On the Joe Rogan podcast last week, Joe asked Dave Chappelle if anyone gave him a hard time about putting on his socially distanced comedy shows in Yellow Knife during the 2020 pandemic.
Dave said, “Nope”.
Then he added, “Even if they did, why would I give a shit?”
I admire Dave.
He left the Chappelle show because it brought him more stress than joy – even though he lost millions in potential earnings.
He settled down in a small town in Ohio instead of LA, NY or Miami.
He does standup comedy when he wants to. He did a block party with a bunch of bands he liked in 2010. Sometimes he offers critical insight on social issues. Oftentimes he refuses to comment when he has no knowledge of the issue.
It wasn’t until I listened to him on the Rogan podcast that I realized what I really admired about Dave:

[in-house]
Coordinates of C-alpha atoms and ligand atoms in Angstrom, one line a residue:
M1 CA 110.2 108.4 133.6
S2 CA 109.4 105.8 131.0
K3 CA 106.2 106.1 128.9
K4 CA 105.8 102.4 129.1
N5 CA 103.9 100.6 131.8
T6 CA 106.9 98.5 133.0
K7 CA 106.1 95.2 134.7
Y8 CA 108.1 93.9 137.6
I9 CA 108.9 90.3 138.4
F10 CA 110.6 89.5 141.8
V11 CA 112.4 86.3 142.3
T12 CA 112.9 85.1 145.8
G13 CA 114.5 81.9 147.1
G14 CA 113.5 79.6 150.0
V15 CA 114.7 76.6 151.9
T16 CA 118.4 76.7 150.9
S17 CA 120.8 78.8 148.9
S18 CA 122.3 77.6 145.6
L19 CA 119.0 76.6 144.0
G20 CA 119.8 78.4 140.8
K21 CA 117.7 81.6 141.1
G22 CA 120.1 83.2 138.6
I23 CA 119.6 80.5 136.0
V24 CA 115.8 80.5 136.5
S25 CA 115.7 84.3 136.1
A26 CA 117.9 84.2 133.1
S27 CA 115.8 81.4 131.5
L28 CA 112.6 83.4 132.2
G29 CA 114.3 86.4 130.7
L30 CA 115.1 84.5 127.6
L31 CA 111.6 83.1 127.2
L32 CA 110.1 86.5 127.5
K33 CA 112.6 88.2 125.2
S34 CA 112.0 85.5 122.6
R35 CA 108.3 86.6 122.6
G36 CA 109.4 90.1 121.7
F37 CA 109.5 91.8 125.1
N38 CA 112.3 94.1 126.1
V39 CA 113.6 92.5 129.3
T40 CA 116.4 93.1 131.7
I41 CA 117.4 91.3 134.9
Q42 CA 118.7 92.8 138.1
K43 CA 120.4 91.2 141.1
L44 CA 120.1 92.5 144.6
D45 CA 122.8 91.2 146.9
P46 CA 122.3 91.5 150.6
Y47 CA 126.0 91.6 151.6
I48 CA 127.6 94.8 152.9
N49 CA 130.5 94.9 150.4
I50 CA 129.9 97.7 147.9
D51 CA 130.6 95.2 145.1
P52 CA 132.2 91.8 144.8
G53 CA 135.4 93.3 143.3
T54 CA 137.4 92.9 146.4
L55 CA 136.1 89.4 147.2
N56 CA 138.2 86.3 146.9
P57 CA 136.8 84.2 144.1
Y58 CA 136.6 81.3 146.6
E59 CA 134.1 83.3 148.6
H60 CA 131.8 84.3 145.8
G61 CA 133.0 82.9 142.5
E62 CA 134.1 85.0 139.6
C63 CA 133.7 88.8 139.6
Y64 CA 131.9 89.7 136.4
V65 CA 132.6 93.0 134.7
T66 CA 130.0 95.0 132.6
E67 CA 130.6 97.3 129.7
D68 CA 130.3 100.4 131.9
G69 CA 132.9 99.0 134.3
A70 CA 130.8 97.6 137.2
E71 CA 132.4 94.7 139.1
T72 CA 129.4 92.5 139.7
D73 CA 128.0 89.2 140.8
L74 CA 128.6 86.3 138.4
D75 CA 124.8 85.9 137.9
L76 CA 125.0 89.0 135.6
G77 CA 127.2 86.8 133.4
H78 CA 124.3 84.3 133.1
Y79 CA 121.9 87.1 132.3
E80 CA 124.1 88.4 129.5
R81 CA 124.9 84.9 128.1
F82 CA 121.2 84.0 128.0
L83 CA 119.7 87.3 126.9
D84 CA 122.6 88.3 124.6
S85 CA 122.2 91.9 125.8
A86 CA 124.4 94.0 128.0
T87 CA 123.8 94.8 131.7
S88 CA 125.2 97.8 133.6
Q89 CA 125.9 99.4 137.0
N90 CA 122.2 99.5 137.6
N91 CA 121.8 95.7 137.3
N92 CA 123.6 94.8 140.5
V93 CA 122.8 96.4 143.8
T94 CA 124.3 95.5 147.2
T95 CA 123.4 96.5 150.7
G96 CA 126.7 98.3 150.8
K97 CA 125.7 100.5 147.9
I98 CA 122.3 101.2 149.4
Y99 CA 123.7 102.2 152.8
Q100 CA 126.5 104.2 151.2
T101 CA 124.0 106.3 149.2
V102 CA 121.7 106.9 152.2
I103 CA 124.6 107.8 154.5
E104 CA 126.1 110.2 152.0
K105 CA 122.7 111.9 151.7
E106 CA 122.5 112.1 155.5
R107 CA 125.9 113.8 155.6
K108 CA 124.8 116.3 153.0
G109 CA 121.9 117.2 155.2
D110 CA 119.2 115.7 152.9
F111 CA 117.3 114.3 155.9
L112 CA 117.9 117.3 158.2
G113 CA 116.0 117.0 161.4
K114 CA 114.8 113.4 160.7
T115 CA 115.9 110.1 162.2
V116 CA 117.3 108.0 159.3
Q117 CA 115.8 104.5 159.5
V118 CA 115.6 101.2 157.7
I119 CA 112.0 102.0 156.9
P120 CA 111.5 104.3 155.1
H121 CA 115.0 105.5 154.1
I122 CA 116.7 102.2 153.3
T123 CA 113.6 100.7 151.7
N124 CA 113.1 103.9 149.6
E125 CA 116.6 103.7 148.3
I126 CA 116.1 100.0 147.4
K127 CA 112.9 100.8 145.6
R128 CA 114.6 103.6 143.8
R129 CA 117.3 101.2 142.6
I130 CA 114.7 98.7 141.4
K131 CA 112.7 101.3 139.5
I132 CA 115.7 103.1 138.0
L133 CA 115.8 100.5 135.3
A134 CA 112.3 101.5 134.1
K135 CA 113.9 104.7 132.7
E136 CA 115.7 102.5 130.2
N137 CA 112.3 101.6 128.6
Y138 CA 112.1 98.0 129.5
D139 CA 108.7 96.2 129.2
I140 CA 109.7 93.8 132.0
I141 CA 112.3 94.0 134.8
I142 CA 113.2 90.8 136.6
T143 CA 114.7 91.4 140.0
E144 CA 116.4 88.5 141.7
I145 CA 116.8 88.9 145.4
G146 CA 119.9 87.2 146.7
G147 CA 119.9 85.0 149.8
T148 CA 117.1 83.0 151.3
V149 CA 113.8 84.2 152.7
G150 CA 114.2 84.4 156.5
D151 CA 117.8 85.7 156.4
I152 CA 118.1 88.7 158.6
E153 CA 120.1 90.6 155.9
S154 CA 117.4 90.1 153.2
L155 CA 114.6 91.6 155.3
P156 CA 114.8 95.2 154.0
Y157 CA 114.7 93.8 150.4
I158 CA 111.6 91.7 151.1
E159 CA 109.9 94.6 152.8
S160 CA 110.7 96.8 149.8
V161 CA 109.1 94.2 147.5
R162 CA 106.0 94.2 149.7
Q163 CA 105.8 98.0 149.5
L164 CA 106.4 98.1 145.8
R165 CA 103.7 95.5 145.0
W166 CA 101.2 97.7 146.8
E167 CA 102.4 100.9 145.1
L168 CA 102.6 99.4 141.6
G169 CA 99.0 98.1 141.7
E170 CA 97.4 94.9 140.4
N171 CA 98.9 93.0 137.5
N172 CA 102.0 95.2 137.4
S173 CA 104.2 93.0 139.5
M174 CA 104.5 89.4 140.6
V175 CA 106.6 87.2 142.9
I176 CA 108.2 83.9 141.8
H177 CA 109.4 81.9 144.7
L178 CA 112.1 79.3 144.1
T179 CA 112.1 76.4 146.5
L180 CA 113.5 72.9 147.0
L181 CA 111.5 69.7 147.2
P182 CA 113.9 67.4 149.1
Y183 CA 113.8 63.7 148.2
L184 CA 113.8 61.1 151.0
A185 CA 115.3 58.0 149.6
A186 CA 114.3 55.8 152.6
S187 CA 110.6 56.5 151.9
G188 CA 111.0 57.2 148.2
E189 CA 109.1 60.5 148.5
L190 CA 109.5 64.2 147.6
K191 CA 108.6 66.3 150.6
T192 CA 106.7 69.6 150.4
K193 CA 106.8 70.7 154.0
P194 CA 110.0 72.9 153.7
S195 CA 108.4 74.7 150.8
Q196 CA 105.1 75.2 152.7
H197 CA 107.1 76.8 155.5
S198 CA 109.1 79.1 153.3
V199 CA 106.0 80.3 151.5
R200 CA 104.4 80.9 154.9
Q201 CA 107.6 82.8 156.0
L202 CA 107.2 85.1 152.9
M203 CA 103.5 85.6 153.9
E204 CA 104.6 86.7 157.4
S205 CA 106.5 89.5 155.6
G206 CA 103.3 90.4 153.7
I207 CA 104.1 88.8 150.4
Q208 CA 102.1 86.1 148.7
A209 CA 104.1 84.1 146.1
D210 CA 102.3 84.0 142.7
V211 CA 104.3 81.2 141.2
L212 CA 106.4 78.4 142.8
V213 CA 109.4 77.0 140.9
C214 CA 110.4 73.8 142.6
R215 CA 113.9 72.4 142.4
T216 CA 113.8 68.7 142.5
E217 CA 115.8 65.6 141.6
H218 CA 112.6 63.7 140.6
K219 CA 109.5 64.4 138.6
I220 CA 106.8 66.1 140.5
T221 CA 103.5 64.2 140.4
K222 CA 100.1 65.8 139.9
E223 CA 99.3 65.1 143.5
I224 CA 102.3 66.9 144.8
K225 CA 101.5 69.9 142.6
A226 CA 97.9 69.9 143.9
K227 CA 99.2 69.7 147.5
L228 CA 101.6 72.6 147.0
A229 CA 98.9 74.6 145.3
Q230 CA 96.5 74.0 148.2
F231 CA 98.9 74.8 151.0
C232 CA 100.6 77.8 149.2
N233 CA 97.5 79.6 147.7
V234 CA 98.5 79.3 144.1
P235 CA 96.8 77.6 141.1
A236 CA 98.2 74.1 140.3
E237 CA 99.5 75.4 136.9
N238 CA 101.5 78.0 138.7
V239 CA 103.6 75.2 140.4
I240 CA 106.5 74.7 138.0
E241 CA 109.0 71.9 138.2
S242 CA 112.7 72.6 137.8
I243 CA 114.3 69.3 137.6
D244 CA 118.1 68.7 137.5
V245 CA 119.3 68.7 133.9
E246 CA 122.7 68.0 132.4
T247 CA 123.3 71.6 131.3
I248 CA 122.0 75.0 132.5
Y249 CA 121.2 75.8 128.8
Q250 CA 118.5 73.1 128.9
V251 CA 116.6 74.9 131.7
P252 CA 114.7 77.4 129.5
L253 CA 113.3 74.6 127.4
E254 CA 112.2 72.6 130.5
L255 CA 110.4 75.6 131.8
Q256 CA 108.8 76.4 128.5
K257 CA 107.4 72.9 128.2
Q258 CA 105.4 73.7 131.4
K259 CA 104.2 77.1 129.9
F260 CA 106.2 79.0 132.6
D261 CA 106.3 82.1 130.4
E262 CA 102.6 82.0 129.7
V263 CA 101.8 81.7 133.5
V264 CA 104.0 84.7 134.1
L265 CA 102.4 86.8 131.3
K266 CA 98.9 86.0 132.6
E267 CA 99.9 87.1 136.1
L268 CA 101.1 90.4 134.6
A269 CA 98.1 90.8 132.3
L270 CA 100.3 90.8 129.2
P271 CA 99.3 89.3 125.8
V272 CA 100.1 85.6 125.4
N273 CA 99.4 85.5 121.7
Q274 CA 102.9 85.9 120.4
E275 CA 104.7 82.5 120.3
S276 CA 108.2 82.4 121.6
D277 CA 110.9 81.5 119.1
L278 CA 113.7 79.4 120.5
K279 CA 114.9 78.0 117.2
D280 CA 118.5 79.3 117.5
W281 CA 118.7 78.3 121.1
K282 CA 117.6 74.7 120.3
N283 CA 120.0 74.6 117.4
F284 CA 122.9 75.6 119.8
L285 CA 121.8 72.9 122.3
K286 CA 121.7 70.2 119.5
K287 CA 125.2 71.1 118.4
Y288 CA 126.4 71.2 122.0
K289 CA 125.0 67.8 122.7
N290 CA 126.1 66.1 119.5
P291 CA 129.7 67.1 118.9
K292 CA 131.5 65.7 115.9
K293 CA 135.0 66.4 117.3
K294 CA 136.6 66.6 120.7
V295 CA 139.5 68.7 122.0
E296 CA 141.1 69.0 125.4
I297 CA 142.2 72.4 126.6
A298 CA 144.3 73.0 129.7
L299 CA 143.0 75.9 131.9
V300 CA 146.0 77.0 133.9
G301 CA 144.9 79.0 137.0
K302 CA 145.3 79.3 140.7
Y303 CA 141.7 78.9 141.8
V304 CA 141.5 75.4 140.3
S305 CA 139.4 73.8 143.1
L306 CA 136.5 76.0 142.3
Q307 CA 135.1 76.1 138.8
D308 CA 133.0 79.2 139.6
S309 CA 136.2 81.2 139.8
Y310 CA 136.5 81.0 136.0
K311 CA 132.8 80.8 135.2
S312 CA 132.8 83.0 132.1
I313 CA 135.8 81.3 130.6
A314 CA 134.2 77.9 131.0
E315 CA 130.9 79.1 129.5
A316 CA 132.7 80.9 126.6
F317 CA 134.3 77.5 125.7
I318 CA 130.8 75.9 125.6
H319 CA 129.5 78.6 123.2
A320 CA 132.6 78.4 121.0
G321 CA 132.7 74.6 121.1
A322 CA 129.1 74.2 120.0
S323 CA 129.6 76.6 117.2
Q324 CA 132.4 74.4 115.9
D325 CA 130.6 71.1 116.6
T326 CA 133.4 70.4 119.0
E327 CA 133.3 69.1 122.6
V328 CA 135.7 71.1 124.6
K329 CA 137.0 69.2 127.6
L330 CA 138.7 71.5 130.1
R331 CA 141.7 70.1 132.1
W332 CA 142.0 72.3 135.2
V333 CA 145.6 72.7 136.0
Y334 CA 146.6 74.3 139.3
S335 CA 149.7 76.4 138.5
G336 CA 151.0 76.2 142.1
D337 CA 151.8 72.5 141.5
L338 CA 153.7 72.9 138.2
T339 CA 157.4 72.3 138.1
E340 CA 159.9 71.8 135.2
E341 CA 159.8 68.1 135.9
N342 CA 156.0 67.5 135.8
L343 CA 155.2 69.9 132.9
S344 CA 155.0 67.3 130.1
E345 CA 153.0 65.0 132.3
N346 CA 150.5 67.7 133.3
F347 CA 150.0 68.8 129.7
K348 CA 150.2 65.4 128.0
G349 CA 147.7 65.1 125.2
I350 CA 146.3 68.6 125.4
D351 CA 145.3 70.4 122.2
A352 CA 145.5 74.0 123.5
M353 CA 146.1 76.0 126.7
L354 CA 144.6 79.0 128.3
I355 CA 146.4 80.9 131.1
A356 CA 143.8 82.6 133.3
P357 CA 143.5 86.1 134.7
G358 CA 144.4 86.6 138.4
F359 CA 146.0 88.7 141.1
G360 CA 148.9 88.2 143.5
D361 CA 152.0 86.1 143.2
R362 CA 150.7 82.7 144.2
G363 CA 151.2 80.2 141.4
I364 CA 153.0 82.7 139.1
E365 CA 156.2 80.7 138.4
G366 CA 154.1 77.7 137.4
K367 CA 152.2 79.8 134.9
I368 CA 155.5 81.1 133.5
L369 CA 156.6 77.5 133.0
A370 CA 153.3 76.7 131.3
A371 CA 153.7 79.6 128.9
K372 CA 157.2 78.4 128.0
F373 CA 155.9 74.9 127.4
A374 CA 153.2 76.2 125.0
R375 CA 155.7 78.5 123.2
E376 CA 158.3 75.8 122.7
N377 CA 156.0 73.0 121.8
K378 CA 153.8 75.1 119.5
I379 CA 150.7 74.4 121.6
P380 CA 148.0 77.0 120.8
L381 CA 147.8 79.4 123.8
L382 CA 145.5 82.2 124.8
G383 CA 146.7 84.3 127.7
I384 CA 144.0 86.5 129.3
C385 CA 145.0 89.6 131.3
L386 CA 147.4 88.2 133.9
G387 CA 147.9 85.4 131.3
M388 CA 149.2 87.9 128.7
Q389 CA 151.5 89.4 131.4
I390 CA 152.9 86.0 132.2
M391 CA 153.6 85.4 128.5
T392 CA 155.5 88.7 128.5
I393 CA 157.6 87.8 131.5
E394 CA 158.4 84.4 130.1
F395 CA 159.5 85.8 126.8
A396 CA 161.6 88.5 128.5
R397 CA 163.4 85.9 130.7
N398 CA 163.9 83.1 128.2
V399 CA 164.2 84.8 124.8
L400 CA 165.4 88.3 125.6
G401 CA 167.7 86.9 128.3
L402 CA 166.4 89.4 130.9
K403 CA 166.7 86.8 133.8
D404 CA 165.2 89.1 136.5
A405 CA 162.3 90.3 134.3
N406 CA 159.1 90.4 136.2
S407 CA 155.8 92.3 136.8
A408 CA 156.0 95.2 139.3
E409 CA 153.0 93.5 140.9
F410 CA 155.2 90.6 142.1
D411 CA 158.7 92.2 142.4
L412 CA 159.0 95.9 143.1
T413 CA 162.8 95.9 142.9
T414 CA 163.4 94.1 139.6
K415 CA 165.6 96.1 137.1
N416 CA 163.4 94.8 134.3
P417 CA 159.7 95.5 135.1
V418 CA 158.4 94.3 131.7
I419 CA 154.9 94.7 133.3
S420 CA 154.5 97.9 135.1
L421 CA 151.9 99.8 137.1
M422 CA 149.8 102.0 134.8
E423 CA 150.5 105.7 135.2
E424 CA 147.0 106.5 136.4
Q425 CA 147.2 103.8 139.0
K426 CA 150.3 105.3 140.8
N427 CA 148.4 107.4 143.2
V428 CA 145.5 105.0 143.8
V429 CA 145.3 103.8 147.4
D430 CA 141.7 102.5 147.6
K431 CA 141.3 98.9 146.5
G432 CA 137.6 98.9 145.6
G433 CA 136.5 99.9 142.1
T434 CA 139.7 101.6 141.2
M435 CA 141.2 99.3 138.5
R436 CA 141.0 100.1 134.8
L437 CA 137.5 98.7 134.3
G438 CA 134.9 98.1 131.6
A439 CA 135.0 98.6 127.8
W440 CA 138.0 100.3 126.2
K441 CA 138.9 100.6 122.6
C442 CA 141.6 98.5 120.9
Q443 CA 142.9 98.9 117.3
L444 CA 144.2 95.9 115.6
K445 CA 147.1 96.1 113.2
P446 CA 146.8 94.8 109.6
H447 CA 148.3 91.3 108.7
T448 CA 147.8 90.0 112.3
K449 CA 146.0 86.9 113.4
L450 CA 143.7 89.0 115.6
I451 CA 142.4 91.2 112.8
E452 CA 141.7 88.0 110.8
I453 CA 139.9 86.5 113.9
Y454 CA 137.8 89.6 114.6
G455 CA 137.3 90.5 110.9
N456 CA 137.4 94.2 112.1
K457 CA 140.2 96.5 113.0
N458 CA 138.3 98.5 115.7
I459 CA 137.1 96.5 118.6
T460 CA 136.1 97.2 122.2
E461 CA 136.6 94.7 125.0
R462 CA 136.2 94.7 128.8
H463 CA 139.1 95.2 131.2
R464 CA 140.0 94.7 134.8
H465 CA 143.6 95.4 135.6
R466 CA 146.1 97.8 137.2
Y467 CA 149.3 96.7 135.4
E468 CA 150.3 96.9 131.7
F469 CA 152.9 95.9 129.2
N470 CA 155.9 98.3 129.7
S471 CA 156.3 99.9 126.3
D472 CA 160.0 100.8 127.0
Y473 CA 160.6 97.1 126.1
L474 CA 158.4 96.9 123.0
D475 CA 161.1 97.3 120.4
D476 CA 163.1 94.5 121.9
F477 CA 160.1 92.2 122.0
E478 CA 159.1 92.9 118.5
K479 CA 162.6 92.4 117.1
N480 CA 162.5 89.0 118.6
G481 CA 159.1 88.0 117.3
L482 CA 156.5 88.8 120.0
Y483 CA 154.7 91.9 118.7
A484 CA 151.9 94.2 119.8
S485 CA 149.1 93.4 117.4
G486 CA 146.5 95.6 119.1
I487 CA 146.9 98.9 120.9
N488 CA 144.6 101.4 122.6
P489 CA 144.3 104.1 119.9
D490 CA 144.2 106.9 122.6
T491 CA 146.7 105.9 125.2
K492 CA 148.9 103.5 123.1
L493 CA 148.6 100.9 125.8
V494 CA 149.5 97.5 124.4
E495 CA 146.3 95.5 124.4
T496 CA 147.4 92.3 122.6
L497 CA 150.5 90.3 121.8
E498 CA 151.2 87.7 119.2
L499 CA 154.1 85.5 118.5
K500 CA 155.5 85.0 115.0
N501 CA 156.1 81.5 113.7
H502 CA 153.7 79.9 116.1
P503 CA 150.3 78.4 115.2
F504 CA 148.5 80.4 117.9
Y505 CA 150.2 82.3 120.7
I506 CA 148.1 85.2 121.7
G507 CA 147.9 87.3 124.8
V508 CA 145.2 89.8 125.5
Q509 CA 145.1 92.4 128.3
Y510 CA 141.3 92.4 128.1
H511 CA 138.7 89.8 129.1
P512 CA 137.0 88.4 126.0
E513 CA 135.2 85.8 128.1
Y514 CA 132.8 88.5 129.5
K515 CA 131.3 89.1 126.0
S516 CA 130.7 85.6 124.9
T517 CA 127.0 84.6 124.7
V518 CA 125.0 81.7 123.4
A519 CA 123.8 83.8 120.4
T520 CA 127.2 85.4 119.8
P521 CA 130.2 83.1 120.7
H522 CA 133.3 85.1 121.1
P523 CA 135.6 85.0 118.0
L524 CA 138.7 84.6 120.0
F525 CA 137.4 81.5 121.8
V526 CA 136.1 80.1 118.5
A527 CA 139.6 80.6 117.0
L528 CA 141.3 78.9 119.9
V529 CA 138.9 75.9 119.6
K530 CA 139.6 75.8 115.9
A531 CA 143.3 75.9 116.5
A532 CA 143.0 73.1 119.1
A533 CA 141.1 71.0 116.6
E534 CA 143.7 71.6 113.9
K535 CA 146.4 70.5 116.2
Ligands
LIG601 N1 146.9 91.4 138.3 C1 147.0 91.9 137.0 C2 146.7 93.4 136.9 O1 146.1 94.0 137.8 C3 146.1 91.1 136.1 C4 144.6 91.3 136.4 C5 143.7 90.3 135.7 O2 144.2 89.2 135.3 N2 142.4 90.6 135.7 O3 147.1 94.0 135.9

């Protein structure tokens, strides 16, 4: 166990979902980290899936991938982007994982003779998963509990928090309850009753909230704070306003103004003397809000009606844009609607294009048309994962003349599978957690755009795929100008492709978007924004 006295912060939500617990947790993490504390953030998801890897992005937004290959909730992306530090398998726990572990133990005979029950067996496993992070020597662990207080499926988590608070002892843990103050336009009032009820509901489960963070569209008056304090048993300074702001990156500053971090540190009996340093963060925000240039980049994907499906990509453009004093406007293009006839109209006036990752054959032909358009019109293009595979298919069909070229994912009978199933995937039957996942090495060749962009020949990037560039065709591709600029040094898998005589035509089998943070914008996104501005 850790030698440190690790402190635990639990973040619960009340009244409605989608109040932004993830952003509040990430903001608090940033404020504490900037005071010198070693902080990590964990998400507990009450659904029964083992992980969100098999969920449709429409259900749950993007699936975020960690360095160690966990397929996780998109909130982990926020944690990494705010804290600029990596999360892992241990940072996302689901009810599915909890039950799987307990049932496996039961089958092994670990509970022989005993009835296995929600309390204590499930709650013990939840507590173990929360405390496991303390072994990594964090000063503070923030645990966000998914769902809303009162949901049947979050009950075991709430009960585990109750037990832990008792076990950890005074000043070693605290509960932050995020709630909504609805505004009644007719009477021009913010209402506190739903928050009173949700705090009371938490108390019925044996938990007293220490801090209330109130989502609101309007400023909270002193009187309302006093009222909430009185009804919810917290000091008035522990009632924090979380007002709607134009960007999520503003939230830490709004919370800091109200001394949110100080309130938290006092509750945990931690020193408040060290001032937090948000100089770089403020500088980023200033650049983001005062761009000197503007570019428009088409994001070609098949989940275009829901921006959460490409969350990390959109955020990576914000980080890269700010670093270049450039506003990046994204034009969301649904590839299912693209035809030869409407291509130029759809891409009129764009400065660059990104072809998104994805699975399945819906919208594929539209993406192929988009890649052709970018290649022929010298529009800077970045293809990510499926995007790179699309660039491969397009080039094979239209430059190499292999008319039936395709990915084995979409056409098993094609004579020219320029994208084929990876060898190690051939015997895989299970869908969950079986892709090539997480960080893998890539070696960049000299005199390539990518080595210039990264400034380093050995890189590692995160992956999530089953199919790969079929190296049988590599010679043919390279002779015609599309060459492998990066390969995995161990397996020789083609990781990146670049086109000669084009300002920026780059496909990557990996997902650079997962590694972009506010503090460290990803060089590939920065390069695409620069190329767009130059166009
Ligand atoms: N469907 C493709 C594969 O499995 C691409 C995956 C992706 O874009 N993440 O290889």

He is comfortable with who he is and where he is in life.
I never imagined I’d be 52 years old, living alone and retired.
I thought I’d be renowned in my field, earning high income and coming home to my loving wife and family.
Instead, I live much like I did when I was in my early 20s. I exercise a lot, I have a lot of free time, I walk the dog, I swim and I focus on social activities and hobbies.
I am a good friend to some people, a mentor to a few, an attentive neighbor and a friendly stranger to most people I encounter.
At one time I was:
- A hard charging, voted “most likely to succeed”, valedictorian
- An honor’s college student
- A college dropout
- An active stepfather raising two kids
- A devoted husband
- An abitious career climbing sales pro
And much, much more.
What Others Think About My Life Is Irrelevant
I’m grateful to have experienced most of these phases. Some of them I miss. Some I do not.
But like Dave, I am perfectly comfortable with who I am and where I am in life today.